Those three elements are causally related, but do not make up any substantial entity.3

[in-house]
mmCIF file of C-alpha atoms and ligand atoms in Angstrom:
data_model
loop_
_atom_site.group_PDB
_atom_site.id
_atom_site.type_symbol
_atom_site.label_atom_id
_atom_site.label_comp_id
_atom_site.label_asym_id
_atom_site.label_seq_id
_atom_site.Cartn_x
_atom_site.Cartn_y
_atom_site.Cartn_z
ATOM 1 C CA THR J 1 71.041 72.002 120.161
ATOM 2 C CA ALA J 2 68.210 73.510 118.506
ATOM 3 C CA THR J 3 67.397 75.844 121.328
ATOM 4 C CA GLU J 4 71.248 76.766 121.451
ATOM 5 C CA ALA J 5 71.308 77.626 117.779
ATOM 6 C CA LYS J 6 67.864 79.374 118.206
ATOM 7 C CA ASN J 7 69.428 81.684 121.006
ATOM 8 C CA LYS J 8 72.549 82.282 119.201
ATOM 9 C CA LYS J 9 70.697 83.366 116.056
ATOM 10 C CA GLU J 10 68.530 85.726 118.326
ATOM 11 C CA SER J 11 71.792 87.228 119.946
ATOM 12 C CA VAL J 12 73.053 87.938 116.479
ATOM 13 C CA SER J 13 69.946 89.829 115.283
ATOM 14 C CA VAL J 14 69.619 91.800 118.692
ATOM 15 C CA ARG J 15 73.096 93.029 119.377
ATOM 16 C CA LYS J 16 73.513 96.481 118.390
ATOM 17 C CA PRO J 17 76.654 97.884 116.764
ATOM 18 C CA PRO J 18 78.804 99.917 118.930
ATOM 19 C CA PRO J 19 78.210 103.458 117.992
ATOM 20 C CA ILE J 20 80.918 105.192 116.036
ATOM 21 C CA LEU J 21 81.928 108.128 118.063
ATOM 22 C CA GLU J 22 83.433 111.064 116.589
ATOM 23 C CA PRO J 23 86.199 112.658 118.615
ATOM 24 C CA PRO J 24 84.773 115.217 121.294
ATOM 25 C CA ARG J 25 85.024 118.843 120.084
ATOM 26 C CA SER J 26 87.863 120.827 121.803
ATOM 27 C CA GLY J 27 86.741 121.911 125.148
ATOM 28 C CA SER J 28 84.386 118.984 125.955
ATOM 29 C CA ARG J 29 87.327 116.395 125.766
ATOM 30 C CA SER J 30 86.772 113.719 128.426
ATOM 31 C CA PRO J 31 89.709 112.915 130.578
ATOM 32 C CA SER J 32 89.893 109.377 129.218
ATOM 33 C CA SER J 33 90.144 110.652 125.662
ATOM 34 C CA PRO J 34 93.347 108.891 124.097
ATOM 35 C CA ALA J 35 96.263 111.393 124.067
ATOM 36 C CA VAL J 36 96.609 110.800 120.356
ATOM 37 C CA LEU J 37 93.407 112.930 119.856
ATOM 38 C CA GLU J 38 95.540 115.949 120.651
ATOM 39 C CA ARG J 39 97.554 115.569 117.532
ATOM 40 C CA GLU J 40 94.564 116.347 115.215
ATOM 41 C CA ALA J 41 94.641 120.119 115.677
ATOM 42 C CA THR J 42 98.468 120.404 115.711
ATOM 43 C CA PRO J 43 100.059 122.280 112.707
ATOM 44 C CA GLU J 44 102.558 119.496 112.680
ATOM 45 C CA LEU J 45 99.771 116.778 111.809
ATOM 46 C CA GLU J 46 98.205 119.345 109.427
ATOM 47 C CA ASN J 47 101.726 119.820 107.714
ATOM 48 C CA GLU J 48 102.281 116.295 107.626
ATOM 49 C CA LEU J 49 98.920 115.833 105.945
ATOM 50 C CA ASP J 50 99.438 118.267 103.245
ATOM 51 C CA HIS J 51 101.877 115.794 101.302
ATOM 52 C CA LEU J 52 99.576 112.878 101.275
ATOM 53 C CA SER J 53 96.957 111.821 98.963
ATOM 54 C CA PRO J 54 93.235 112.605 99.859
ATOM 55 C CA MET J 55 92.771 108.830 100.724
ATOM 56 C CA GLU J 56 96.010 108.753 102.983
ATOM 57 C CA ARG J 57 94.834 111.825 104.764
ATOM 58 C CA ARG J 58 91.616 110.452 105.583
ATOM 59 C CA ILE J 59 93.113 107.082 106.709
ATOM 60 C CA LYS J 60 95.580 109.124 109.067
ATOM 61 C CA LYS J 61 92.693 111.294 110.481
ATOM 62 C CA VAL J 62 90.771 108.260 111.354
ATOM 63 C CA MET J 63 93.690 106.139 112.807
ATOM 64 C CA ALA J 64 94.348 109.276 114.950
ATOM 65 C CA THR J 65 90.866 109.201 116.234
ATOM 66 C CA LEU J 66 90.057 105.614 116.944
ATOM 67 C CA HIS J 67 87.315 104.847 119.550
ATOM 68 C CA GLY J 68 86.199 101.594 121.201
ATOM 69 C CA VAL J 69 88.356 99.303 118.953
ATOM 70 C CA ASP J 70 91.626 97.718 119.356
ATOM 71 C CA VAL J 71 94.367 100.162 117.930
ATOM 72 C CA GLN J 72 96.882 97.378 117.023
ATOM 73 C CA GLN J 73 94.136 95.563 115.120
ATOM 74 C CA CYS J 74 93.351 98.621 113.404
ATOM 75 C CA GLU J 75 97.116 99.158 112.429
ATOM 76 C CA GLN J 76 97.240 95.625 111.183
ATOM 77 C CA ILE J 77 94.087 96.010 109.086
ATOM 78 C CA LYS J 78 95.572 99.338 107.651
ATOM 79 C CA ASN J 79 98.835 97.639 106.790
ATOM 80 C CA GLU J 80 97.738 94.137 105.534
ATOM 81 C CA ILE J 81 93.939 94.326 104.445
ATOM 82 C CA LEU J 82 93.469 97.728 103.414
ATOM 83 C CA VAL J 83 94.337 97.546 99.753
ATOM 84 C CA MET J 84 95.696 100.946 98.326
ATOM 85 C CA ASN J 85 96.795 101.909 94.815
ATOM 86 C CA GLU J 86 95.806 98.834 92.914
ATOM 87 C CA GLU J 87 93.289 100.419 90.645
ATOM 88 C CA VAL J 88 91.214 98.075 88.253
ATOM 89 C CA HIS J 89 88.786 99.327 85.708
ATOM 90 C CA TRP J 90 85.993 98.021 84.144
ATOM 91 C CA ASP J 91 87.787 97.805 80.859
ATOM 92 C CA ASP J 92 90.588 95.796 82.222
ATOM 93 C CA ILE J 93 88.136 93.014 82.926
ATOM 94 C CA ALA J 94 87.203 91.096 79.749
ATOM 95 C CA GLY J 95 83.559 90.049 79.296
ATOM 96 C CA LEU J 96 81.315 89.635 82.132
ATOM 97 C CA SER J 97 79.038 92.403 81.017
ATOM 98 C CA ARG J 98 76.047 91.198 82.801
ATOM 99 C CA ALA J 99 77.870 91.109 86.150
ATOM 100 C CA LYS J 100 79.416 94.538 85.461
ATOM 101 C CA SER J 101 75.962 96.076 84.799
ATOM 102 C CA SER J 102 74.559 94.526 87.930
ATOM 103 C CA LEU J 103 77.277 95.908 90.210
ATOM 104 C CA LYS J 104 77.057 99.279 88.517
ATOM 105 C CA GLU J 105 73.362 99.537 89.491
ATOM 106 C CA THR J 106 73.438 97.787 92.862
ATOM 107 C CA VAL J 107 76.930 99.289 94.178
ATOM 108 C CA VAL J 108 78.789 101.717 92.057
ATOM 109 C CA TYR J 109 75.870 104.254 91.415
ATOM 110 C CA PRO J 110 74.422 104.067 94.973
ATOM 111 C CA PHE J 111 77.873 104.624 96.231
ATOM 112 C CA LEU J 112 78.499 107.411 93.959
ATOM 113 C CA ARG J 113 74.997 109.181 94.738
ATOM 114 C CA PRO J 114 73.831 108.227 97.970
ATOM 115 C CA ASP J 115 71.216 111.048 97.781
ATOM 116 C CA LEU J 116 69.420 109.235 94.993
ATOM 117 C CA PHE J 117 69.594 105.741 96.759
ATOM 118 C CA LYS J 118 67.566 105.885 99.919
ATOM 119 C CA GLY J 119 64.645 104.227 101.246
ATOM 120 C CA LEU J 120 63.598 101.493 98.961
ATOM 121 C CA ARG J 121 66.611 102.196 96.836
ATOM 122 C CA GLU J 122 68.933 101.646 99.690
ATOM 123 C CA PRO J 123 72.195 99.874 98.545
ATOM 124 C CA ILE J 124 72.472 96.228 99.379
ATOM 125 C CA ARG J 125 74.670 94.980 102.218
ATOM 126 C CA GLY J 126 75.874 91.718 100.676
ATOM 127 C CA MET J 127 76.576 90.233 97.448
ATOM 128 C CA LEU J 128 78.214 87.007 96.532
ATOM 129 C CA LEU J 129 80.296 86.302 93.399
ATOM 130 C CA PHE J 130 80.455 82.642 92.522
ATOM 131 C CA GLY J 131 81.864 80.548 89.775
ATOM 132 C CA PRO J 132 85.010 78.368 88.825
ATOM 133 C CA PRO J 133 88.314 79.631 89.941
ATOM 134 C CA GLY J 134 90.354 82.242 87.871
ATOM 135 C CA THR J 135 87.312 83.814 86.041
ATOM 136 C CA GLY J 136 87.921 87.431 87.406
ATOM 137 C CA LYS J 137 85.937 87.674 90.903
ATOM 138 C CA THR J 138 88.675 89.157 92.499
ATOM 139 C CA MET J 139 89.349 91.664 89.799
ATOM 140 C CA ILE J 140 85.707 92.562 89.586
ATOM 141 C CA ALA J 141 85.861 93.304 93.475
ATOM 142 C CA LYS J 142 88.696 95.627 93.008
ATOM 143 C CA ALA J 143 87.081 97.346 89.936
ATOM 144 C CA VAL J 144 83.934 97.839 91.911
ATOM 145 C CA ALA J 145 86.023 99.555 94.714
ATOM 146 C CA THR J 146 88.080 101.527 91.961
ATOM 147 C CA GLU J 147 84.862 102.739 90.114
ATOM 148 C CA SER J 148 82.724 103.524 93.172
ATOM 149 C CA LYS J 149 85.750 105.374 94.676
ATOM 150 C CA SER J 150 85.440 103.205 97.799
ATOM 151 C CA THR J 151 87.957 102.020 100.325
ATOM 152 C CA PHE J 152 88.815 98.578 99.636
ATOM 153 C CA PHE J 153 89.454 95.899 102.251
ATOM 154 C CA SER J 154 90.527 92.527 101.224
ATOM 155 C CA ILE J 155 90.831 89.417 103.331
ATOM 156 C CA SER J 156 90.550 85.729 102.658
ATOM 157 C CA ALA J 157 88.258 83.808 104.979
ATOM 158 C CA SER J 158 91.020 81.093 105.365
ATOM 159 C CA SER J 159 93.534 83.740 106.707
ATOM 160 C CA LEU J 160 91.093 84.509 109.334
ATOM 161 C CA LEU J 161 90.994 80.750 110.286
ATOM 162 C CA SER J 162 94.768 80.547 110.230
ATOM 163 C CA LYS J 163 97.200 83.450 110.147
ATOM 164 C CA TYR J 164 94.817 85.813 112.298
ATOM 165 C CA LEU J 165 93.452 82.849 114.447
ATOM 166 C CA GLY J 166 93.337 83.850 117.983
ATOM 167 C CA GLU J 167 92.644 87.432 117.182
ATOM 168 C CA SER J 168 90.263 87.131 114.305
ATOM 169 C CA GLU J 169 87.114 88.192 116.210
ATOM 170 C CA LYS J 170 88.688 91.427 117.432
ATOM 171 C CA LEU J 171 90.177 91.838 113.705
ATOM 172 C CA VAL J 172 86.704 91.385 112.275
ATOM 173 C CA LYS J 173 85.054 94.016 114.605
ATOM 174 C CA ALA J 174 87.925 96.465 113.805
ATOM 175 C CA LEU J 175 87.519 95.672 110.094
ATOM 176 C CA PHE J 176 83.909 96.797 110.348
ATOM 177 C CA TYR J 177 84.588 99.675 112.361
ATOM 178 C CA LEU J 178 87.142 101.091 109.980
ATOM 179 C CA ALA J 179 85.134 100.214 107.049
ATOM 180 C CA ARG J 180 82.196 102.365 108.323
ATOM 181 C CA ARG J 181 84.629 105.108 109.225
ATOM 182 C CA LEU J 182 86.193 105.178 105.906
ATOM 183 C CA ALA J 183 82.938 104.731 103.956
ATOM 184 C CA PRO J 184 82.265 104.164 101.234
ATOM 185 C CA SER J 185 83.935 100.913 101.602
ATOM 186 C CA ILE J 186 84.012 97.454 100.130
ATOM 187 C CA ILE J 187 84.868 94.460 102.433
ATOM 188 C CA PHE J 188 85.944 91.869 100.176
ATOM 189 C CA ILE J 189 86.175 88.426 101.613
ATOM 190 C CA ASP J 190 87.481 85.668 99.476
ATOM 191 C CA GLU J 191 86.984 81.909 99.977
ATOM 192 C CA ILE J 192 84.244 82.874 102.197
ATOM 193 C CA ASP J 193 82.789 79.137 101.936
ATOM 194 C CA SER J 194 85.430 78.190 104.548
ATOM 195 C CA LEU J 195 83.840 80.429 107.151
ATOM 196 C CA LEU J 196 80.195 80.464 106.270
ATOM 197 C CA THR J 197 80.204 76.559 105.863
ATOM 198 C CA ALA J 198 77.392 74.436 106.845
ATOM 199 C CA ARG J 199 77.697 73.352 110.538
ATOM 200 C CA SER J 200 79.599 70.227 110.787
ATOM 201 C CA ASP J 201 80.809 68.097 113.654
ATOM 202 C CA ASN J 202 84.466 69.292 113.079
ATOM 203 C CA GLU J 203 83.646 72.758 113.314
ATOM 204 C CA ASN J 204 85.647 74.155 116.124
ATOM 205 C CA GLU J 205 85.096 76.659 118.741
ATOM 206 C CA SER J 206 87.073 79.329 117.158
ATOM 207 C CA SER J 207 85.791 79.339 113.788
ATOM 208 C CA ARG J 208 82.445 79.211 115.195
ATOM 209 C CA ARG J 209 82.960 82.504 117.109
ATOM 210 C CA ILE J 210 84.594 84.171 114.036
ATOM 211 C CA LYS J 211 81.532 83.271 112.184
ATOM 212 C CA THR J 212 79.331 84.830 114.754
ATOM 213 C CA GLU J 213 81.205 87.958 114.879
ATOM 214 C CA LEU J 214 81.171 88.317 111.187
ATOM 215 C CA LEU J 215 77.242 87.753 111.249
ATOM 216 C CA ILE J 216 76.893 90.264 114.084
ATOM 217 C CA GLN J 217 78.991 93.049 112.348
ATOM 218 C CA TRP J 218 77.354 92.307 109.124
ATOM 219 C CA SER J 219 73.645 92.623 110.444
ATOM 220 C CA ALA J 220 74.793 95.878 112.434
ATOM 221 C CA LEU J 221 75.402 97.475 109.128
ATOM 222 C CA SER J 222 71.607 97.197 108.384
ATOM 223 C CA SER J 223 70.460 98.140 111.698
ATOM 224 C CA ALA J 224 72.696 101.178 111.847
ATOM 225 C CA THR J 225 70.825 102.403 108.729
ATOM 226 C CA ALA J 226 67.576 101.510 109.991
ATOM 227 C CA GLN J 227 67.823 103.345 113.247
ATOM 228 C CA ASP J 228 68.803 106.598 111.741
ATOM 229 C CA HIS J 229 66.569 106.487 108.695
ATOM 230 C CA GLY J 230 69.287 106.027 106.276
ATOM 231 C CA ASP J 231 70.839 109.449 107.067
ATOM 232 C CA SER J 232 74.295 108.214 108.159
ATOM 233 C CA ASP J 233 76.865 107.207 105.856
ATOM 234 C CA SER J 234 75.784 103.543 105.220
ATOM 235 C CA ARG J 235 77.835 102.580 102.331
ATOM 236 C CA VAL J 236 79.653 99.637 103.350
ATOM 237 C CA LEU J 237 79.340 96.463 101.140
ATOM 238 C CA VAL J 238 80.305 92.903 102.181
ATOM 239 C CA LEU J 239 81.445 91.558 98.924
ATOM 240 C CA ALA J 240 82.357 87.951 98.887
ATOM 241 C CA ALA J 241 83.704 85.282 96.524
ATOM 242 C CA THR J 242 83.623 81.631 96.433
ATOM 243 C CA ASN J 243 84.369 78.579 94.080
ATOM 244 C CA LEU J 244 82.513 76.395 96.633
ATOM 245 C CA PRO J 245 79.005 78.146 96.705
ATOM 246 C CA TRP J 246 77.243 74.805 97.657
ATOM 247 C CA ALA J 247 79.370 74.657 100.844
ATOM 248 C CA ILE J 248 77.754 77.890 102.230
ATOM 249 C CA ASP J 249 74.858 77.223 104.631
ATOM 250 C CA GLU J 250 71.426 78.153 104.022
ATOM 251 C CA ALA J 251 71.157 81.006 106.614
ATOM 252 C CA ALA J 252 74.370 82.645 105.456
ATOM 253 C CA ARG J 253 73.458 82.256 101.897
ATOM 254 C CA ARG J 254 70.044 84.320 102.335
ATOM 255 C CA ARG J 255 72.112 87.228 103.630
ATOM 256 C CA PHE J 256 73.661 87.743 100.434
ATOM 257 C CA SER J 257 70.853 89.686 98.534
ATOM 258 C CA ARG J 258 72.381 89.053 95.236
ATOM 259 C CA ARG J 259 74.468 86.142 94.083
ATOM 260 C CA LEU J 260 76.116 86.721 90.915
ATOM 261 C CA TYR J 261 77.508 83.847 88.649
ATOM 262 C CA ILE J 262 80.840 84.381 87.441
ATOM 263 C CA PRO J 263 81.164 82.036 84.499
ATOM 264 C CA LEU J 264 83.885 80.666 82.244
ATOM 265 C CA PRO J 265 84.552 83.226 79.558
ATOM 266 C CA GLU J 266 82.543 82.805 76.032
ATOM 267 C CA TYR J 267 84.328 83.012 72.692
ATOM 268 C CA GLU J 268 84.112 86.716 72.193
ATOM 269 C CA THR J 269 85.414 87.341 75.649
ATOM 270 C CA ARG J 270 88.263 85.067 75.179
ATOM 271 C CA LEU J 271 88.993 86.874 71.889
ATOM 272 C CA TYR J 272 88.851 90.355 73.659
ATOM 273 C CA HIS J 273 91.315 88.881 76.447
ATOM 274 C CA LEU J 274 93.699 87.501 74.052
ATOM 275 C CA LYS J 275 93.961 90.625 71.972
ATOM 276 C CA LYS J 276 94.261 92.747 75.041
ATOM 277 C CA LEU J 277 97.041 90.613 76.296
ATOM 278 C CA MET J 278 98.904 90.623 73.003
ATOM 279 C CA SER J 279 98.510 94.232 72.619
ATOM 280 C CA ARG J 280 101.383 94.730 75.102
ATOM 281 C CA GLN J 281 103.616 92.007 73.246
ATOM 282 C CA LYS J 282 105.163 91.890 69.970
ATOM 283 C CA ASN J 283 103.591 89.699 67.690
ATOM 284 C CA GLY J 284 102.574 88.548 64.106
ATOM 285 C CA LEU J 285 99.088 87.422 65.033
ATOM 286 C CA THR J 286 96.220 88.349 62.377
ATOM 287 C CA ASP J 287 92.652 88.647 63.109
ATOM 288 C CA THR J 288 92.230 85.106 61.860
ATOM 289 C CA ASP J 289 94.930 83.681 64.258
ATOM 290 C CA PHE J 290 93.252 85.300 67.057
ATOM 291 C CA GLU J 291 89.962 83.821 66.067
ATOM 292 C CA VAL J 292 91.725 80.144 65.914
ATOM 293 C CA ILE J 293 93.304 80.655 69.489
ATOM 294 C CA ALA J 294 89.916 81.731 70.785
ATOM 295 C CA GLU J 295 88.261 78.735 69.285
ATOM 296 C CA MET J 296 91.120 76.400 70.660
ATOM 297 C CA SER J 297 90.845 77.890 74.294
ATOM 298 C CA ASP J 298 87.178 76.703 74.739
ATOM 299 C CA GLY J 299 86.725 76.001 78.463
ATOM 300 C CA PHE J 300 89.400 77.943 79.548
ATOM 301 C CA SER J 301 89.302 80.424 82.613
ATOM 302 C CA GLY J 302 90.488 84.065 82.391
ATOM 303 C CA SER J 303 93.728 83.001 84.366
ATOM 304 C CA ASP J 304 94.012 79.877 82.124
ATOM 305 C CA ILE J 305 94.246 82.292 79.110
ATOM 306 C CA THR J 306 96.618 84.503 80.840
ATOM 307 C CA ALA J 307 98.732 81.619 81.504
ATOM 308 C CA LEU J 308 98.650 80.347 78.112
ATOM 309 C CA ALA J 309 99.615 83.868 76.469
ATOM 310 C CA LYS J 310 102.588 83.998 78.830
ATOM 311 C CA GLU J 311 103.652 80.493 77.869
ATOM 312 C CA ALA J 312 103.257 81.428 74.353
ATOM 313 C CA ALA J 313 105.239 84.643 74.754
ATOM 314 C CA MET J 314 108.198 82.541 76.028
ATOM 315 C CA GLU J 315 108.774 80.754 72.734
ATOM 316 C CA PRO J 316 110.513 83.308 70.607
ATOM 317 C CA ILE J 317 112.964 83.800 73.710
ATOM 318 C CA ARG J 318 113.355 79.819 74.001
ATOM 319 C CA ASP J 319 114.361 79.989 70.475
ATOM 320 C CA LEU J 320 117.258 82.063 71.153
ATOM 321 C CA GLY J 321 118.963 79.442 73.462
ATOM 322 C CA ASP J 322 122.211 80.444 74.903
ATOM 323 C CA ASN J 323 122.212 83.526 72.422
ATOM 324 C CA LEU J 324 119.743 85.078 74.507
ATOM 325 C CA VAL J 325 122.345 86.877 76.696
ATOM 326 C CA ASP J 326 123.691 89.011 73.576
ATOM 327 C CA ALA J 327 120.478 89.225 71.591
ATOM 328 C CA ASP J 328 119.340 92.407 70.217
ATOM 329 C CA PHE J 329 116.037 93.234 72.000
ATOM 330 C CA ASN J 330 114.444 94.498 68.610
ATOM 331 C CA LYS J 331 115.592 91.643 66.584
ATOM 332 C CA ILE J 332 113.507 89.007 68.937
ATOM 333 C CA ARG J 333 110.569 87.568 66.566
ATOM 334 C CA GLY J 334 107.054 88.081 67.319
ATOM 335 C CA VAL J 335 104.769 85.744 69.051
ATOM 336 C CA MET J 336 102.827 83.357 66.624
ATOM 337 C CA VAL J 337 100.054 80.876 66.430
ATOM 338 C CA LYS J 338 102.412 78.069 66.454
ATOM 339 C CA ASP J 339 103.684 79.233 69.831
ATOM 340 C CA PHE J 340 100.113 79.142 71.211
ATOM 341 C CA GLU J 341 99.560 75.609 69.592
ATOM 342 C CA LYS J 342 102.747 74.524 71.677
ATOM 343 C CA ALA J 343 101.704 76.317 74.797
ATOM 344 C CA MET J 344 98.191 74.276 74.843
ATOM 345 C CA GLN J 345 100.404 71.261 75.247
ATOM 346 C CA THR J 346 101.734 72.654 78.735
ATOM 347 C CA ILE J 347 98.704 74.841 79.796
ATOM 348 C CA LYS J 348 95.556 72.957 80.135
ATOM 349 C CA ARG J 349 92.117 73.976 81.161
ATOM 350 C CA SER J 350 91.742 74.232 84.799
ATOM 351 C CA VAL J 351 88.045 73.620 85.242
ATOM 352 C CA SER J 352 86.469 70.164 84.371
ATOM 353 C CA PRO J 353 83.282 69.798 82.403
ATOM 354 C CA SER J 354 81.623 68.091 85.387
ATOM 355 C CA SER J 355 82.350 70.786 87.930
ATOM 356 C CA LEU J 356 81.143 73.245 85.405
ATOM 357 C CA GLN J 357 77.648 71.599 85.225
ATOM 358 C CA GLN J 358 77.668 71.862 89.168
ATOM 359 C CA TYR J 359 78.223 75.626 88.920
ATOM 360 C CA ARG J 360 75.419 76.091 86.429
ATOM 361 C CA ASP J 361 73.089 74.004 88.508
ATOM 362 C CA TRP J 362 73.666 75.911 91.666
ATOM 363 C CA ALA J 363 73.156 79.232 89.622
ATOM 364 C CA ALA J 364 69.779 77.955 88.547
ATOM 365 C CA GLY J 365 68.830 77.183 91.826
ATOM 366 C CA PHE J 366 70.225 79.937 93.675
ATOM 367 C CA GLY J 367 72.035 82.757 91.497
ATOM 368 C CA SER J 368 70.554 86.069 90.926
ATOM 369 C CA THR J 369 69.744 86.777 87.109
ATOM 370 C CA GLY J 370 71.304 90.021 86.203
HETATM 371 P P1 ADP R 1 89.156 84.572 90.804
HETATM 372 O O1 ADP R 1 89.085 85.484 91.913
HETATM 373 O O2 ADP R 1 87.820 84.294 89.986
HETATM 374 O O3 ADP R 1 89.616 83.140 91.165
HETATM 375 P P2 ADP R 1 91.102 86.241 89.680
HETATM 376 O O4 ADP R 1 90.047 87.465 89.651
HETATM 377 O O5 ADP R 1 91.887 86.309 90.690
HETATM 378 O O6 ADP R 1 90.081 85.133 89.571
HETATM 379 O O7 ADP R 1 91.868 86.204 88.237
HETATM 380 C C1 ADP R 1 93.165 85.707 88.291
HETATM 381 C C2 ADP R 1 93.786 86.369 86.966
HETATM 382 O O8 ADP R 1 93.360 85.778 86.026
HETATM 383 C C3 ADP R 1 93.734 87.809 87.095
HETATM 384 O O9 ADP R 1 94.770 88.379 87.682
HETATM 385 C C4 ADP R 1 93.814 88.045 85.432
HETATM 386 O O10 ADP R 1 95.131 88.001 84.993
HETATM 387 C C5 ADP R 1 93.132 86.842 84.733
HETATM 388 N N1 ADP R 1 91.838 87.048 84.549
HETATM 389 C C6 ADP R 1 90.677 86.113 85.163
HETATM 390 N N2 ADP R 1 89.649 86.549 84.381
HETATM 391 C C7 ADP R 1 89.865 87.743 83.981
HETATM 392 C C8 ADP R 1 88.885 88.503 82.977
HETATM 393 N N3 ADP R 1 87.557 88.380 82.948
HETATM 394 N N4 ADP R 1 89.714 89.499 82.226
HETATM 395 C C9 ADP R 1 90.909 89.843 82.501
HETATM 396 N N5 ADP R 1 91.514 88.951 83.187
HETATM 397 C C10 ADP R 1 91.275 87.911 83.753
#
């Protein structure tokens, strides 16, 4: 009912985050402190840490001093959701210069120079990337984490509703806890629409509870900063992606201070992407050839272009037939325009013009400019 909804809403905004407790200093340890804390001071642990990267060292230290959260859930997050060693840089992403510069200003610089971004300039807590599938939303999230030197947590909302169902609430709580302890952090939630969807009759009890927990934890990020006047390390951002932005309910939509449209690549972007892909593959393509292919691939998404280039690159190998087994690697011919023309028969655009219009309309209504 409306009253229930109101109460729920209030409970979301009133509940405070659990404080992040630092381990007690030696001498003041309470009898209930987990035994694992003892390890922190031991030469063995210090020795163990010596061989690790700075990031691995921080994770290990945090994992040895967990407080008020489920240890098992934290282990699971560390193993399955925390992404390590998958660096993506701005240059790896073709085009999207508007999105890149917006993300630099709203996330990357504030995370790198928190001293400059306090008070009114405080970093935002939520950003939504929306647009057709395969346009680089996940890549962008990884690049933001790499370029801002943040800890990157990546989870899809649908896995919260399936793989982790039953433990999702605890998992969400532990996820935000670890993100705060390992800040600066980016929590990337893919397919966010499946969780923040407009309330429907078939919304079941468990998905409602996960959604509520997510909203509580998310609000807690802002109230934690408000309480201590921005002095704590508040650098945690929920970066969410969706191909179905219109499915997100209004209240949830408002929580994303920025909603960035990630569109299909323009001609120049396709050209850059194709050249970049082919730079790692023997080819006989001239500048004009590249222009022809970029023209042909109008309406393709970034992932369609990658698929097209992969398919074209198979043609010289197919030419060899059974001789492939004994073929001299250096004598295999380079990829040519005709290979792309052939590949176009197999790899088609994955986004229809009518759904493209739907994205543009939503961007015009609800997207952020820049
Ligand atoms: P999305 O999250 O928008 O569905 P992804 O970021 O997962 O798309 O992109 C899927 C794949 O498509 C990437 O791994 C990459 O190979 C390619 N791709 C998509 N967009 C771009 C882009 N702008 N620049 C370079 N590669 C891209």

Both these claims may be questioned. As a response to (i), the friend of aliefs might say that a full explanation of Skywalk would require a further level of representation (the representational component of an alief) intermediate between perception and behaviour. Or she might agree – as Gendler seems to do – that the representational component here is perceptual, but insist, contradicting (ii), that the three components we all acknowledge constitute a single, previously unacknowledged object (264, note 16; 288). Against the first response, we simply ask for a reason why we should postulate an intermediate representation, when perception seems to do the job rather well. Against the second, we ask why it is that in this case three familiar elements should be regarded as constituents of one unfamiliar entity. Gendler emphasizes the tightness of the causal connections that operate in Skywalk and other cases: despite all the reasoning one may go through, it’s hard to step onto the glass floor, and even harder to avoid feelings of anxiety while looking down. However – as Gendler herself stresses in discussing other cases – these connections are not unbreakable: habituation may reduce and even extinguish a person’s reluctance to step on the floor, and the anxiety that doing so causes. Moreover, the same behaviour, and the same affective response, can be prompted by quite other representations – e.g. the belief that standing on that floor would be impious. And other kinds of states may be very closely connected without there being much value in saying that they are constituents of a single state. When people believe they are being pursued by a bull, they almost invariably fear the bull, (occurently) desire not to be caught on its horns, and try to escape. Each of these states is rarely activated except in combination with the others. But we don’t give a better explanation of bull-avoiding behaviour by saying that the belief, the desire and the emotion are components of a single entity. Humeans say that it is always a belief–desire pair that motivates; they are not thereby committed to saying that action is produced by composite entities with beliefs and desires as their parts. It is one thing to say that some representational state has a certain typical effect on emotion and behaviour; quite another to wrap the representational cause together with its emotional and behavioural effects, and label them as a single entity.4